A draft law being considered by Russian lawmakers is meant to regulate the cryptocurrency crowdfunding industry (ICOs). It proposes to set a maximum annual limit of $9,000 for ordinary citizens wishing to participate in any crypto and blockchain related crowdfunding efforts. This bill is one of three pieces of legislation aimed at regulating the cryptocurrency industry in Russia.
The Russian Duma held its first reading of the the proposed bills back in May of this year. In the first reading of the proposed legislation on regulating the cryptocurrency crowdfunding industry, the bill did not contain any limits for individuals participating in ICOs. It only recommended that such limits should be determined by the Central Bank of the Russian Federation (CBR).
Individual Limits of $9,000 Per Year and $1,500 Per Project
Amendments to the draft law puts a cap on the total amount private citizens can use to invest in crowdfunding endeavors. This maximum limit has been set at 600,000 Rubles ($9,000) per annum. Out of this $9,000, individual investors cannot exceed 100,000 Rubles ($1,500) per crowdfunding project.
Any amount above the 600,000 Rubles will need mandatory approval of Russia’s Federal Financial Monitoring Service: Rosfinmonitoring. The regulatory authority was created in 2001 by President Putin to collect and analyze financial transactions in order to combat local and international illegal activities. These activities include money laundering, terrorist financing, narcotics funding and other related activities.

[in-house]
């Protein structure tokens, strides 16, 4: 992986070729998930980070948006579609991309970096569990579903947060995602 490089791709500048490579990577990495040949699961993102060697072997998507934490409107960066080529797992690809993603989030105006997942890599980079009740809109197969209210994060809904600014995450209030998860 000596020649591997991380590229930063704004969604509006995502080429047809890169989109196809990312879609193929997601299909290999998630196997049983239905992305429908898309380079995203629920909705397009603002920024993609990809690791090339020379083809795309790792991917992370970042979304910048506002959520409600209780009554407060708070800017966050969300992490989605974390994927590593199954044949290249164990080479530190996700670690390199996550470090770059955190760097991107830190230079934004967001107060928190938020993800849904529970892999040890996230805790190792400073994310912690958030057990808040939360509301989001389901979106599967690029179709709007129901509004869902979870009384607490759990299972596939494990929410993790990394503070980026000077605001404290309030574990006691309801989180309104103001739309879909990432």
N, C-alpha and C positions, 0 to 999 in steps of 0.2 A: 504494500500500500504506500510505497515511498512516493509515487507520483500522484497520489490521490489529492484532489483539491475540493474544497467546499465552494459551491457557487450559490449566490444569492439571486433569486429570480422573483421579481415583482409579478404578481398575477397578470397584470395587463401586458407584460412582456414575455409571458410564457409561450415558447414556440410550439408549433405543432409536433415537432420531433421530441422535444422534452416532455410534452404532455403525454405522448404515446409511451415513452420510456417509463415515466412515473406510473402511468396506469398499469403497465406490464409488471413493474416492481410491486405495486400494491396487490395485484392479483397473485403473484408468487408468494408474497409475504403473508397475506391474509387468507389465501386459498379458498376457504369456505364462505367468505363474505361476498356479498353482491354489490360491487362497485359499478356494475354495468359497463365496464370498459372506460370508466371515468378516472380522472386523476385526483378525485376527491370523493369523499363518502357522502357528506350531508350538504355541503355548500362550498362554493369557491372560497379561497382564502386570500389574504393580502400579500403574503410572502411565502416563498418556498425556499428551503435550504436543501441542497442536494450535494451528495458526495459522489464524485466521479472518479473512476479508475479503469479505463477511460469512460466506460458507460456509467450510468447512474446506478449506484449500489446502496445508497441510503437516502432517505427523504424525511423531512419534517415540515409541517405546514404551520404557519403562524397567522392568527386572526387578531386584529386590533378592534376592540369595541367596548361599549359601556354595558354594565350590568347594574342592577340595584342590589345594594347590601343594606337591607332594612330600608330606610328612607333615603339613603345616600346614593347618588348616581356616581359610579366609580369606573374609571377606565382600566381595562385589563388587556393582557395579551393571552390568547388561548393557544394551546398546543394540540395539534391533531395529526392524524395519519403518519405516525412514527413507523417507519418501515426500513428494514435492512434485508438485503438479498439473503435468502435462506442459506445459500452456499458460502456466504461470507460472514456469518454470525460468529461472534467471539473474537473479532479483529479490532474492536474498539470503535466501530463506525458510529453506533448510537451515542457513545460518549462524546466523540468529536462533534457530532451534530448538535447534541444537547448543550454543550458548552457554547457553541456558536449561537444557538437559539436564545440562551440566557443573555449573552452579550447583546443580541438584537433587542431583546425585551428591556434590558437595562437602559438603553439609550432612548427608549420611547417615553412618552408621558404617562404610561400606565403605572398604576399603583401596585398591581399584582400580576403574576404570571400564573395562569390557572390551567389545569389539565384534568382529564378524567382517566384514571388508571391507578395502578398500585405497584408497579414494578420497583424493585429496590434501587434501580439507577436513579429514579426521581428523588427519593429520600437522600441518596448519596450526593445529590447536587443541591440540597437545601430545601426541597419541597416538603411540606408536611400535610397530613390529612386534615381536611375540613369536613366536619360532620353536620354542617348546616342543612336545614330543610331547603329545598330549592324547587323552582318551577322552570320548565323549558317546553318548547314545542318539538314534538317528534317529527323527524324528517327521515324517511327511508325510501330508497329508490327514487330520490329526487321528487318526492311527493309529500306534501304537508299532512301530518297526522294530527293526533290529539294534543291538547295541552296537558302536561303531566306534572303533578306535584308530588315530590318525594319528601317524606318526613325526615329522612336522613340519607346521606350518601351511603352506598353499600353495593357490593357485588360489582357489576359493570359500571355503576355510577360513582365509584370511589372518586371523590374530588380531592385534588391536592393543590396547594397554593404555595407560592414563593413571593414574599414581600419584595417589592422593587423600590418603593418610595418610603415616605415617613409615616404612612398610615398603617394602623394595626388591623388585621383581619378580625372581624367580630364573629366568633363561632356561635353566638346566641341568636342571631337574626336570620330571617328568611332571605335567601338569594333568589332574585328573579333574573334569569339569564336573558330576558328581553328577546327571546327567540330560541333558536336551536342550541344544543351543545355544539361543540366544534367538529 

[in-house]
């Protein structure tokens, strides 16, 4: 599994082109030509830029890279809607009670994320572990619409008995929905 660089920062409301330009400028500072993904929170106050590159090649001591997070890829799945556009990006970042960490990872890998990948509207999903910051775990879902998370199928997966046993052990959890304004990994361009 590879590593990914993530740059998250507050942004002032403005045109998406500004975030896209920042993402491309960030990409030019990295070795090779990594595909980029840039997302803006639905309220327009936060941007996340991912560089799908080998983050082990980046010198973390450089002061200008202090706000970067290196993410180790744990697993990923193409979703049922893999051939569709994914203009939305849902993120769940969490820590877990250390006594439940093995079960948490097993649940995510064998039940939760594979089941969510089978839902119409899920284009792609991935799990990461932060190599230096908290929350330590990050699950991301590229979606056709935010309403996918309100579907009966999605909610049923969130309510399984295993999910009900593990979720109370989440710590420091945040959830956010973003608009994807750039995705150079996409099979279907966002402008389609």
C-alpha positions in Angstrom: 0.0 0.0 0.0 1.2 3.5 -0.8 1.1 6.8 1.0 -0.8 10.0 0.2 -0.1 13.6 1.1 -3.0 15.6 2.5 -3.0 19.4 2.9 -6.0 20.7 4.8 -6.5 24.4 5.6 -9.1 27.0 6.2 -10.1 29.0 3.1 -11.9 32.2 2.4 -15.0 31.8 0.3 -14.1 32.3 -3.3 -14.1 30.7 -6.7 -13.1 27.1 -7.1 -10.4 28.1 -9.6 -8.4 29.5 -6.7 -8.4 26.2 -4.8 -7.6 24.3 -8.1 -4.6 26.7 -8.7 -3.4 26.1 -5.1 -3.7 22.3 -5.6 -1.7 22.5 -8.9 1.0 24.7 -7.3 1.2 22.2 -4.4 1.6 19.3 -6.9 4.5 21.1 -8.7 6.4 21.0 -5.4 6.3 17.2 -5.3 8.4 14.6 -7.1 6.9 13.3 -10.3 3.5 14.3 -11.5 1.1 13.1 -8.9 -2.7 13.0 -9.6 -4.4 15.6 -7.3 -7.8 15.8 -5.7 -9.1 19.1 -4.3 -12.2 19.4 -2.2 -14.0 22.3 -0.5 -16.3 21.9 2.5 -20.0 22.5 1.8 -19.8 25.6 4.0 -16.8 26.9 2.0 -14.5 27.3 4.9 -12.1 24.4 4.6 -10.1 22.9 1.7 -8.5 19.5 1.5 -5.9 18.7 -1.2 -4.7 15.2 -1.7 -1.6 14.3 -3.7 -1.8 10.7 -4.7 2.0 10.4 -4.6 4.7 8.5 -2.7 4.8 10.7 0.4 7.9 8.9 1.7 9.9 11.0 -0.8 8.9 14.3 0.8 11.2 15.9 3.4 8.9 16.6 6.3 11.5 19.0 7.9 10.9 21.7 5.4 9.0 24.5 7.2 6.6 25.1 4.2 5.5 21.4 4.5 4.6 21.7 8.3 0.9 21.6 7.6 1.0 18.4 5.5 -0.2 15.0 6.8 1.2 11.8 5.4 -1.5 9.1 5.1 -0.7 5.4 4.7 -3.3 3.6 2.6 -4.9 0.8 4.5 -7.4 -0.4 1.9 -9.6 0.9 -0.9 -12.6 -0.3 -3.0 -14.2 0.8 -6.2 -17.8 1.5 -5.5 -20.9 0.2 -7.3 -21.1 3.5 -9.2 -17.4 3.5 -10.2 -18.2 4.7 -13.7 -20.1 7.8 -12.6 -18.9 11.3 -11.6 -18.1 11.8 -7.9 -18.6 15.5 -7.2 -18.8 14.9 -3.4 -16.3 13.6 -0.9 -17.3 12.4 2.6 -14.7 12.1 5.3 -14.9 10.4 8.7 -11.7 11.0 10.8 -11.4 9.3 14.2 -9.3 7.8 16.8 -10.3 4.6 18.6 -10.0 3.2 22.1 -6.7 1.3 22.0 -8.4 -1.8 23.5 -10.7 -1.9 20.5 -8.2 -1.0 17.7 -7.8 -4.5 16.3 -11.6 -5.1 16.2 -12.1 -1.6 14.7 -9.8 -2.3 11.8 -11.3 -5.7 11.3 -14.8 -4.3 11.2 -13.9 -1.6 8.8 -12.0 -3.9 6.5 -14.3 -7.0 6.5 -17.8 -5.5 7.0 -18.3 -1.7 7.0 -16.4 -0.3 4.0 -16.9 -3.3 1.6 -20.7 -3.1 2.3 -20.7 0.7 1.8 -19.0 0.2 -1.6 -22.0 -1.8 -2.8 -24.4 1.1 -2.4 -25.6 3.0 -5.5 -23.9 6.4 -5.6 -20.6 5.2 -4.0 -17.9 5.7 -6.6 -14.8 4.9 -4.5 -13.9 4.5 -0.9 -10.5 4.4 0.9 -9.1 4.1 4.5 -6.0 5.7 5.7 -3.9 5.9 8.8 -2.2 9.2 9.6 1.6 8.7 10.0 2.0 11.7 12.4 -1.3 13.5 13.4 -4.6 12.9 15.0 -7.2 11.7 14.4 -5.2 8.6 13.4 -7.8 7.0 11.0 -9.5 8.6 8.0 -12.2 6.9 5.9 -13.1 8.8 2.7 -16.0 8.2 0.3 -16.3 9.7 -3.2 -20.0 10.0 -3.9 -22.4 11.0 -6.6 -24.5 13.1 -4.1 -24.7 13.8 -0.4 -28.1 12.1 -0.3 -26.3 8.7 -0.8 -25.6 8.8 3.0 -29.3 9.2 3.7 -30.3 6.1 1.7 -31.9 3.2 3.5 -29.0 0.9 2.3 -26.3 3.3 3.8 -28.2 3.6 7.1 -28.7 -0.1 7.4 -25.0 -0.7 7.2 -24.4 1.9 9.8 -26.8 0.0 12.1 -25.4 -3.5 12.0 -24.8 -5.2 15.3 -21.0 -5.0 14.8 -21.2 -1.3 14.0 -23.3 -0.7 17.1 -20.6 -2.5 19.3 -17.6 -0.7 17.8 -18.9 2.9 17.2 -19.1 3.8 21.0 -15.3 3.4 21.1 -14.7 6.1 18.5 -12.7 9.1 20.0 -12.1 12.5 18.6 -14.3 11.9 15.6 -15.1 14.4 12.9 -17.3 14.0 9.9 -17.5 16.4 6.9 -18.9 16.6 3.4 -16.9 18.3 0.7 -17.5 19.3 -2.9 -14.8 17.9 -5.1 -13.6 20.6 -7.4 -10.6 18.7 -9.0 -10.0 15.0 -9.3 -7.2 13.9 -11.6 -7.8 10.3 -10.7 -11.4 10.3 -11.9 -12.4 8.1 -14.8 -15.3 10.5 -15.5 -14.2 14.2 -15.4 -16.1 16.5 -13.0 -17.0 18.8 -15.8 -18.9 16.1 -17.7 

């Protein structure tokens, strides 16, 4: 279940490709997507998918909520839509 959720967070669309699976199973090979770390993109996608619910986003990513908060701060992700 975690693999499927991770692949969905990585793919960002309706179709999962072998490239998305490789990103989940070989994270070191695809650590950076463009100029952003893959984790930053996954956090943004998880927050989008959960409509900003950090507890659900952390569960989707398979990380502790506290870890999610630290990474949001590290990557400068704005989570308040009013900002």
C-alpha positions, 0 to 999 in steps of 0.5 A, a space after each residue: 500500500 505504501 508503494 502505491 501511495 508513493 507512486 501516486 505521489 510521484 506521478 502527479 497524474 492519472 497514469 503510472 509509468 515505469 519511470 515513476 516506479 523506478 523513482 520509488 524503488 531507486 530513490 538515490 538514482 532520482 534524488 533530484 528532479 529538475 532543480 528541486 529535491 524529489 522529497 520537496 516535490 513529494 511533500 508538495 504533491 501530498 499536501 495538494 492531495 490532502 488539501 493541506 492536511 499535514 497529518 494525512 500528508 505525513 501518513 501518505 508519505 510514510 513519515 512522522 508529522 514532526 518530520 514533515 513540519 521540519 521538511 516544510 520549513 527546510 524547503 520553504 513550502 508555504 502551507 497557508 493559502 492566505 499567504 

Exemptions to the Limits
According to the draft bill, professional investors will not be affected by the aforementioned limits. As with all other global jurisdictions, known professional investors have to meet certain criteria as outlined by the respective claws of the land. In the case of Russia, its laws provide clarity as to how one can qualify to become such an investors. One such requirement is at least 2 years experience working in Russia’s securities industry.
Next Reading of the Bill
The draft bill will be read again and voted on by the Russian Parliament in January, 2019. This is according to one of its authors who is also the Chairman of the Financial Markets Committee, Anatoly Aksakov.
What are your thoughts on Russia considering the draft bill that will set a crowdfunding limit of $9,000 for each of its individual citizens? Please let us know in the comment section below.